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Cups that Measure, Cups that Overflow, and Other Lessons Learned from Snow…

I don’t consider myself to be high maintenance, but after a week of dealing with the obstacles that Snowmaggedon 2021 dished out, I’m reconsidering that statement. Not only did this unprecedented winter event teach me a lot about my personal level of reaching my limit, it also made me keenly aware of the similarities and differences of the experience as related to others.

And let me tell ya something: Comparison truly is the thief of joy.

When I returned to work this past week, we all began sharing our “war stories” and how we survived the storm of ’21.

I recalled our on-and-off-again struggle with power, and how, just as our electricity came back on, we discovered a water leak coming from the main line in our yard. This new development added another dimension to our “week without the use of modern conveniences,” as we began schlepping out to the back yard, scooping up snow (to melt on the stove when we did have power), so water could be added to the toilets. Good times.

At one of our lowest points, when the electricity came on after sixteen hours of being a no-show, I quickly attempted to heat up a cup of water in the microwave (this is when we still had water) and make some hot chocolate. Before I could accomplish this easy task, the electricity went off again, and left me weeping in the kitchen with a mugful of tepid water and undissolved lumps of hot chocolate mix, which savagely billowed over the sides of my cup.

All I wanted was a cup of hot chocolate, for crying out loud! And even that wasn’t within my grasp.

Stupid, hateful, beautiful snow…

 

After dramatizing my experience, one of my co-workers said, “Well, you don’t want to hear about my week. We had water and power the entire time, and it was wonderful.”

My response was, “You’re right. I don’t want to hear about it.”

I laughed, of course, after making that statement, but I really didn’t think it was funny. It was a hard, cold, relentless week filled with struggles, worry, and problems.

Don’t get me wrong, I think snow is pretty, but I’ve never been a fan. And as big a fan as I am of Lorelai Gilmore (from “Gilmore Girls), I’ve never understood her love for snow:

 

 

I’m not sure what Lorelai was talking about when she commented that the clothes were great and everything looks pretty. She certainly didn’t see my get-up, or go-to-uniform during our snowy week. I was the unequivocal example of a fashion “don’t,” as I donned a pair of workout pants (worn under my jeans), an A&M sweatshirt on top of a “Mays School of Business” t-shirt, with the collar ripped off, some thick pink, blue, and green striped socks that have “PEACE” written on them (an accessory for “Crazy Sock Day” during Red Ribbon Week), and a pair of tan colored Uggs, circa 2008, which I had clung to just in case of a rainy—– rather, snowy day. I was anything but well put together.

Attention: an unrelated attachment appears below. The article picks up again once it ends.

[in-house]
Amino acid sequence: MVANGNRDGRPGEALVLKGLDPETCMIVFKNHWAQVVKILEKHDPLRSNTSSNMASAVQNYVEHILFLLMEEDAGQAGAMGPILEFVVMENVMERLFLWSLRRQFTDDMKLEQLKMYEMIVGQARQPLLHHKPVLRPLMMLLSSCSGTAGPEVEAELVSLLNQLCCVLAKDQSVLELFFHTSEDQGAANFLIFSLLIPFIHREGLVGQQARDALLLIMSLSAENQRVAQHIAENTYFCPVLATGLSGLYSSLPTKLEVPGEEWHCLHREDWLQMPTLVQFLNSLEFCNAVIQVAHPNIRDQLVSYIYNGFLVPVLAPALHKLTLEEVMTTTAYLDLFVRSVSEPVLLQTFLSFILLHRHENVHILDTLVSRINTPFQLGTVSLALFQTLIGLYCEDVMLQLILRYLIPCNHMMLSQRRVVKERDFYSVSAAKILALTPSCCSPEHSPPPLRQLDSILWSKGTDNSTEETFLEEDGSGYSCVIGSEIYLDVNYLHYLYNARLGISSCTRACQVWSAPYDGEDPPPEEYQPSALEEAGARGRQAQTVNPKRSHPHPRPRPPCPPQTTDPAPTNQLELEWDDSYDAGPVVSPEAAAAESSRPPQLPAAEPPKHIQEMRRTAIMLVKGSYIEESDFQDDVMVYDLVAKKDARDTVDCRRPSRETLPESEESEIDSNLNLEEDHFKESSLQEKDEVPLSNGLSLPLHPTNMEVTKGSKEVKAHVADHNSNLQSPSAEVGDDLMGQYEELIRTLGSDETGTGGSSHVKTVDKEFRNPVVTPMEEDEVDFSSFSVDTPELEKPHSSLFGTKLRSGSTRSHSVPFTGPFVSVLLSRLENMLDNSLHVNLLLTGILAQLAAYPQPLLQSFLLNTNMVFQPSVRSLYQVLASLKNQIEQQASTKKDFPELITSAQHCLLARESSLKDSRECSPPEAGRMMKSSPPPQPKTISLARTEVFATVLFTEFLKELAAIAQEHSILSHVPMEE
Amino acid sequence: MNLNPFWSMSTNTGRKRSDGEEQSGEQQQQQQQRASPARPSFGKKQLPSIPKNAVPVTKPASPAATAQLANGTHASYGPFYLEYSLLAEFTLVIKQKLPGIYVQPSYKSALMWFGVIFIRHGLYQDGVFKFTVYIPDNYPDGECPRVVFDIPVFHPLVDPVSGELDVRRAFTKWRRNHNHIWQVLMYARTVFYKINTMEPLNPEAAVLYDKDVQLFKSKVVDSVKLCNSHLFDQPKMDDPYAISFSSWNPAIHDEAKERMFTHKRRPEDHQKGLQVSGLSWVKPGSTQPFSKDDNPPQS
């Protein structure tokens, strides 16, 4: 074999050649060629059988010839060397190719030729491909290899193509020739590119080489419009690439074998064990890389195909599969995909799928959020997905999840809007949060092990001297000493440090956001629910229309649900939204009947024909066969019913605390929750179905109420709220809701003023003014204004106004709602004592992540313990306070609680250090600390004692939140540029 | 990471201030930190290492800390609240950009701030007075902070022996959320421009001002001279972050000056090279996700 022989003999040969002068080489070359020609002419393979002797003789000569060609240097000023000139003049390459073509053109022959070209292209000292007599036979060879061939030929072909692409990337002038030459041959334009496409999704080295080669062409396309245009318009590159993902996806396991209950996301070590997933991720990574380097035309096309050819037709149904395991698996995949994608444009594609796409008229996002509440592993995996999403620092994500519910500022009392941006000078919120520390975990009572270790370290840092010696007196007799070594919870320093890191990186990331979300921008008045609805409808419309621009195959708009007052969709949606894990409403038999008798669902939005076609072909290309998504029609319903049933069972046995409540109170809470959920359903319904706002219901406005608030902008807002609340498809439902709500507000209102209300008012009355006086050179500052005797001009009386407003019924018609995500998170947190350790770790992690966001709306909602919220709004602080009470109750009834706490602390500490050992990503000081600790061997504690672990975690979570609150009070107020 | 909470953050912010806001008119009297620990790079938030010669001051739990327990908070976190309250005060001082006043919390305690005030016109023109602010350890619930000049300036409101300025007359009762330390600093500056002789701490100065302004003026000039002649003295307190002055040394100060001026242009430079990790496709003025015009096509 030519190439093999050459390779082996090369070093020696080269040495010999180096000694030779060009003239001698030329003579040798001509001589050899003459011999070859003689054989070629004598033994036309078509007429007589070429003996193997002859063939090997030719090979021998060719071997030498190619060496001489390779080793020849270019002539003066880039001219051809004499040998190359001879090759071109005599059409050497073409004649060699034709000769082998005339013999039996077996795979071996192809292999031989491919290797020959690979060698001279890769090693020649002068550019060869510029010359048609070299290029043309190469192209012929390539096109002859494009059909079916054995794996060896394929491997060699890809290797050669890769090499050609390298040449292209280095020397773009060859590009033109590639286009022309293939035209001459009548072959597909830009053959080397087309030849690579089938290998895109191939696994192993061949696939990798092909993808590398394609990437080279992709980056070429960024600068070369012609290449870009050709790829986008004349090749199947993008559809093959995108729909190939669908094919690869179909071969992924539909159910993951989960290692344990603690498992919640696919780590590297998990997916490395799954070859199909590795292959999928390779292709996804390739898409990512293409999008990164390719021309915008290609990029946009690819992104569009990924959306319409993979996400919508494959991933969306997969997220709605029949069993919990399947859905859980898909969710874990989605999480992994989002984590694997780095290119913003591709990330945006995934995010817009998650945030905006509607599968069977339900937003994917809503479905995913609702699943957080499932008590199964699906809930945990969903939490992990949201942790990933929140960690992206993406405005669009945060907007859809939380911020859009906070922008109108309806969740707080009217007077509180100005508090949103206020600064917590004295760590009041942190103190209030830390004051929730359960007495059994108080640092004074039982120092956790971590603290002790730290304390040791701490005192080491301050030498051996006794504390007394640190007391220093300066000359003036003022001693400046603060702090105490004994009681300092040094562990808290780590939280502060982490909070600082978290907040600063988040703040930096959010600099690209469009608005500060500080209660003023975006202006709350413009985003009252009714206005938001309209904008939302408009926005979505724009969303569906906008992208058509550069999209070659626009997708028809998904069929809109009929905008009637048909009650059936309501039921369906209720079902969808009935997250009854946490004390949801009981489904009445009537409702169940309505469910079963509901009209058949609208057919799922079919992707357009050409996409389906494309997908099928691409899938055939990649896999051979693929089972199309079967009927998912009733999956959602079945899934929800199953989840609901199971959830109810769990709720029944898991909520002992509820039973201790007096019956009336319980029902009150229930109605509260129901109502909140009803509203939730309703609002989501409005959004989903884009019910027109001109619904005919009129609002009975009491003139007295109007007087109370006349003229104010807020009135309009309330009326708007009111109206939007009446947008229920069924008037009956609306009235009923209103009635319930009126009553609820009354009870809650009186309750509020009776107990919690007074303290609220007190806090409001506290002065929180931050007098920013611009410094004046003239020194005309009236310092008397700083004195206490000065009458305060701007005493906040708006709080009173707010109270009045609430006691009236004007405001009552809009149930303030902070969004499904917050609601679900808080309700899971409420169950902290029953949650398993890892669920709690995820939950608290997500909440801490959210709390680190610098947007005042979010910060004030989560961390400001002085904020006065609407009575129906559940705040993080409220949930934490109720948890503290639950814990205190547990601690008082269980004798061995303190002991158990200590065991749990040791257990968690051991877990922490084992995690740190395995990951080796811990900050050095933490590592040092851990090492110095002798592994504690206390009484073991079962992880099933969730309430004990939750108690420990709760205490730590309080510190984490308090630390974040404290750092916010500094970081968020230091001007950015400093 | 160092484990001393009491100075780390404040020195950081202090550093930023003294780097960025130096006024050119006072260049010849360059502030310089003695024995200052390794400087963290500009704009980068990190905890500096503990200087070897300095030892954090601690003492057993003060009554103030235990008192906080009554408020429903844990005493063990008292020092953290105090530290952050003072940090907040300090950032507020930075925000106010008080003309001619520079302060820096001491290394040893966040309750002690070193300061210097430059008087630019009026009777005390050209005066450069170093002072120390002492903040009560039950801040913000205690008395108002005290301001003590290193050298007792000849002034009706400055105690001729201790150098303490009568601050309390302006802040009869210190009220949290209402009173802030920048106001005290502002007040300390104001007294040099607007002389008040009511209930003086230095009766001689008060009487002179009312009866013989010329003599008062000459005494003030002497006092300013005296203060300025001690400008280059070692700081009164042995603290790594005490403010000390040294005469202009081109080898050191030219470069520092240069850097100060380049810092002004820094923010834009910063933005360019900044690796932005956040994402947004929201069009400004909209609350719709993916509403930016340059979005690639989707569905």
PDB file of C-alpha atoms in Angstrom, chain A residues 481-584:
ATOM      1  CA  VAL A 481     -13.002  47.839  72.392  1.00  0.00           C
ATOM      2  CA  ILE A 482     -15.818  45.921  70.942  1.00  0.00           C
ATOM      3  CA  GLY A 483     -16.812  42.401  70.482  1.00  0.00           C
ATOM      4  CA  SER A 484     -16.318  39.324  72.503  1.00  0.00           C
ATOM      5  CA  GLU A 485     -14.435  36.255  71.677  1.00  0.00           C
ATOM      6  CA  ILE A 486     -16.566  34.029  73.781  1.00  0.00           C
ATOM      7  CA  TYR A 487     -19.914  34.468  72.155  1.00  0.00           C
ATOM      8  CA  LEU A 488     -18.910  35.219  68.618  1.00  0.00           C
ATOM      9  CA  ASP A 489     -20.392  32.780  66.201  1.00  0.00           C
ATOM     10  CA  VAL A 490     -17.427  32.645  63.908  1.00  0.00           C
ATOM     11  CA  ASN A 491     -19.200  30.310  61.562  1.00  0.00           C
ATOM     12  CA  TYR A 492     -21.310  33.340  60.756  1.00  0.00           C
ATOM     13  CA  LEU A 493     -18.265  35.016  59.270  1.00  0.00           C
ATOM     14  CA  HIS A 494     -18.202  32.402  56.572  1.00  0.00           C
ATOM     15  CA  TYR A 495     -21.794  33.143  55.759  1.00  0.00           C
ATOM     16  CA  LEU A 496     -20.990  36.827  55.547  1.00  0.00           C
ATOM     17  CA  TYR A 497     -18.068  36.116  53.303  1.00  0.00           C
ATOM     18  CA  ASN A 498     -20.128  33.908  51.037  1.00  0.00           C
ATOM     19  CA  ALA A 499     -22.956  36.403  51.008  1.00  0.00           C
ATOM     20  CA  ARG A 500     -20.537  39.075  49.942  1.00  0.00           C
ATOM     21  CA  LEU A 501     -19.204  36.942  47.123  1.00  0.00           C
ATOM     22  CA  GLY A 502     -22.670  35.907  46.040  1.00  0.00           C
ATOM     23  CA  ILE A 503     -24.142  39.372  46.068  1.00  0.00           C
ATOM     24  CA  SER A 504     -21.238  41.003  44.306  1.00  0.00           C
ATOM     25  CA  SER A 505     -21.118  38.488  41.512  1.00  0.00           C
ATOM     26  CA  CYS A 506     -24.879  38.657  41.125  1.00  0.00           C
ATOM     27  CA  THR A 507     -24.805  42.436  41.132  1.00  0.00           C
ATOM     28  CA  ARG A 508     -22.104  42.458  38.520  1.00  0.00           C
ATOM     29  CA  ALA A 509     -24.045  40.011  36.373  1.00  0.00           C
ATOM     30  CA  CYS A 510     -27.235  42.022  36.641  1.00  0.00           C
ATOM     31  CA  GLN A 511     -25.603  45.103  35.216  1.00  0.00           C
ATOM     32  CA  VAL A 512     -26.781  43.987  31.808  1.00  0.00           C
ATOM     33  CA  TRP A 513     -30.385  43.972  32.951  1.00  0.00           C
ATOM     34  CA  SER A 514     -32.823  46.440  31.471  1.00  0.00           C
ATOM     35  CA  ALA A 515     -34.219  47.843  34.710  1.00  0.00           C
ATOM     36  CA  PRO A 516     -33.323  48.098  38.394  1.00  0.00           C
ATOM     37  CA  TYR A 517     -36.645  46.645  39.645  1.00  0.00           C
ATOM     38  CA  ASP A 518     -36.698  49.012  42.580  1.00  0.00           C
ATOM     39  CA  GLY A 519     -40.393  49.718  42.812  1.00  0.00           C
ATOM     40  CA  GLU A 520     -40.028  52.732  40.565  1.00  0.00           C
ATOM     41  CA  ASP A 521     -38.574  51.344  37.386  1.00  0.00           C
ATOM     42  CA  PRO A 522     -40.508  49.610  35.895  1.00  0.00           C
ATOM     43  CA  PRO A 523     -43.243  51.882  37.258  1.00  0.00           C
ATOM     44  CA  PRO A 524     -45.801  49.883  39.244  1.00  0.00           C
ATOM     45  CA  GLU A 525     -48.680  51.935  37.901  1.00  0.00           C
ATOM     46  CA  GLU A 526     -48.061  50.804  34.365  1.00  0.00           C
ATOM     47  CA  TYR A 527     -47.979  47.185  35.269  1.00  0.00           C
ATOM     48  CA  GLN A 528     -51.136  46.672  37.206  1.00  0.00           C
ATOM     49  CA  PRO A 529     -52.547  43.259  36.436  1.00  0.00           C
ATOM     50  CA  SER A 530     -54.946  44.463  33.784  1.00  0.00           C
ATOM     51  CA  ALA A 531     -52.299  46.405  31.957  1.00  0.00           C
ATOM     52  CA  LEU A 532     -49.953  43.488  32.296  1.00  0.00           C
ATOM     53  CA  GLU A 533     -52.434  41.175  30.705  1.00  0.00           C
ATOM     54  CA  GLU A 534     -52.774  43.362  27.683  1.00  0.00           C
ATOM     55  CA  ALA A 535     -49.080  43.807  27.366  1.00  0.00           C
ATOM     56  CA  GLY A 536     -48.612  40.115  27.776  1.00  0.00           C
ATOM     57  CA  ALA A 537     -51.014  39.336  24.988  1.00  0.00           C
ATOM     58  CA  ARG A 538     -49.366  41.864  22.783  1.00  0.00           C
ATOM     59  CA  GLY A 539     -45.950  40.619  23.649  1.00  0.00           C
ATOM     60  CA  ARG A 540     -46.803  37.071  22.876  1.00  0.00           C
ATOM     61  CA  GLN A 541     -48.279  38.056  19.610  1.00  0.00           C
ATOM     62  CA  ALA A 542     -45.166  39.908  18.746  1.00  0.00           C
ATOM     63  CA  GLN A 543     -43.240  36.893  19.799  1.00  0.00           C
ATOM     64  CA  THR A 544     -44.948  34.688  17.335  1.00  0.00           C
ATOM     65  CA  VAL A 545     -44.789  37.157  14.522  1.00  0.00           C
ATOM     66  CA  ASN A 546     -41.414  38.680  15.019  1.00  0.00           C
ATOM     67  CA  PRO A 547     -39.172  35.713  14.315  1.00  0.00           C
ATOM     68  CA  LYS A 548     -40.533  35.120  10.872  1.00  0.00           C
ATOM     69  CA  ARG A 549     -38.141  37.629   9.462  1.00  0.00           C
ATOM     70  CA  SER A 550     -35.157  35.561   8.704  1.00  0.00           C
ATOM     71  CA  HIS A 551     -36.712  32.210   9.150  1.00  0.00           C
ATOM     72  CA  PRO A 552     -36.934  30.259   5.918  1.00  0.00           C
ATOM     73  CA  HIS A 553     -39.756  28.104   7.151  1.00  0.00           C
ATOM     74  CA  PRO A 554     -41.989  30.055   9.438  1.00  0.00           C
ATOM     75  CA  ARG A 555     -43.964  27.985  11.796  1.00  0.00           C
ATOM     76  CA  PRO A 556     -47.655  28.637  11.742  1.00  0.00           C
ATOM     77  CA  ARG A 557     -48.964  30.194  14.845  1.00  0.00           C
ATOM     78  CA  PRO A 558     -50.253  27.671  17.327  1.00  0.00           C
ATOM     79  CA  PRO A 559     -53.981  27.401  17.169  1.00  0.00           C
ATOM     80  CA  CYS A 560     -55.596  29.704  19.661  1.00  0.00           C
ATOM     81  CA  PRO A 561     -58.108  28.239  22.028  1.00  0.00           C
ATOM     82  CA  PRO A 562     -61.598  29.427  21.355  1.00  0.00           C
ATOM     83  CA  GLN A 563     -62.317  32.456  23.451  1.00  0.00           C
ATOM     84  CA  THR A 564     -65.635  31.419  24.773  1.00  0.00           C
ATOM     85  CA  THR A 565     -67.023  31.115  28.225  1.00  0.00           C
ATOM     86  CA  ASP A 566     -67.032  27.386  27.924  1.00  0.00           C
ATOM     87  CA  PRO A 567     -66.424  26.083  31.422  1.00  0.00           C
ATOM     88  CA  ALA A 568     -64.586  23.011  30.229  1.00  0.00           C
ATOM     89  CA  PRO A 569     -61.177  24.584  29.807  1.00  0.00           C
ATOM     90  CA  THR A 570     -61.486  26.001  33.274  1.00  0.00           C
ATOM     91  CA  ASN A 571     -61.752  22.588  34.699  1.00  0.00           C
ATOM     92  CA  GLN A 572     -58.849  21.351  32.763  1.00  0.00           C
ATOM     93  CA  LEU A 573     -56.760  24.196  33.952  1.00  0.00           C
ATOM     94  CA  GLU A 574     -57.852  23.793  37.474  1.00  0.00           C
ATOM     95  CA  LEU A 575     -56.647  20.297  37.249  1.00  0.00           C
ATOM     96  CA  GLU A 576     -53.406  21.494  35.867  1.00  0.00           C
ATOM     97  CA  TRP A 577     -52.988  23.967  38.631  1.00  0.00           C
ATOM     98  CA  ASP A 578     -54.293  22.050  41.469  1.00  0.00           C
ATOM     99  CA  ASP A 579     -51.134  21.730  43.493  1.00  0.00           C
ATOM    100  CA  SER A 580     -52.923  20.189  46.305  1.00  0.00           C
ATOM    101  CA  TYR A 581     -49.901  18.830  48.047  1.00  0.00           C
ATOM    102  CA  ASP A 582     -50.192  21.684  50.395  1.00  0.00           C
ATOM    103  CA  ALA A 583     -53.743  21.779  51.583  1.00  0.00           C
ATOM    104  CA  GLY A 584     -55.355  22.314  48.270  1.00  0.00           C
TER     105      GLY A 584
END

But, I was warmed by a fire, had food to eat, and water to drink.

I won’t lie. Meeting these basic needs was difficult, and this struggle reminded me of Maslow’s Hierarchy of Needs:

 

At times during my life, I’ve actually felt as if I was close to the level of self-actualization. Perfect by no means, but aware of who I was, and who I hoped to be. But the torrential snowfall and its aftermath temporarily changed all that, and I clumsily fell back to the bottom of the pyramid, faced with the challenge of fulfilling our most basic needs: food, water, clothing, shelter, and sleep. And I began to ponder about what was really needed to feel safe and secure in the general sense.

Clearly, I knew we were much better off than so many others who were without warmth and sustenance. This brutal snow, which sucked us in with her beauty, then wreaked havoc on our lives, caused me to gain, or re-gain a deeper perspective about the things that truly matter. I was ashamed of the selfish, looking-out-for-myself-attitude I had adopted as we viewed the world from our own little snow globe.

And then it all began to make sense. I was once again reminded that it is when we give thanks for EVERYTHING—-the good, the bad, and the ugly, that we are covered with blessings, and we become a blessing to others.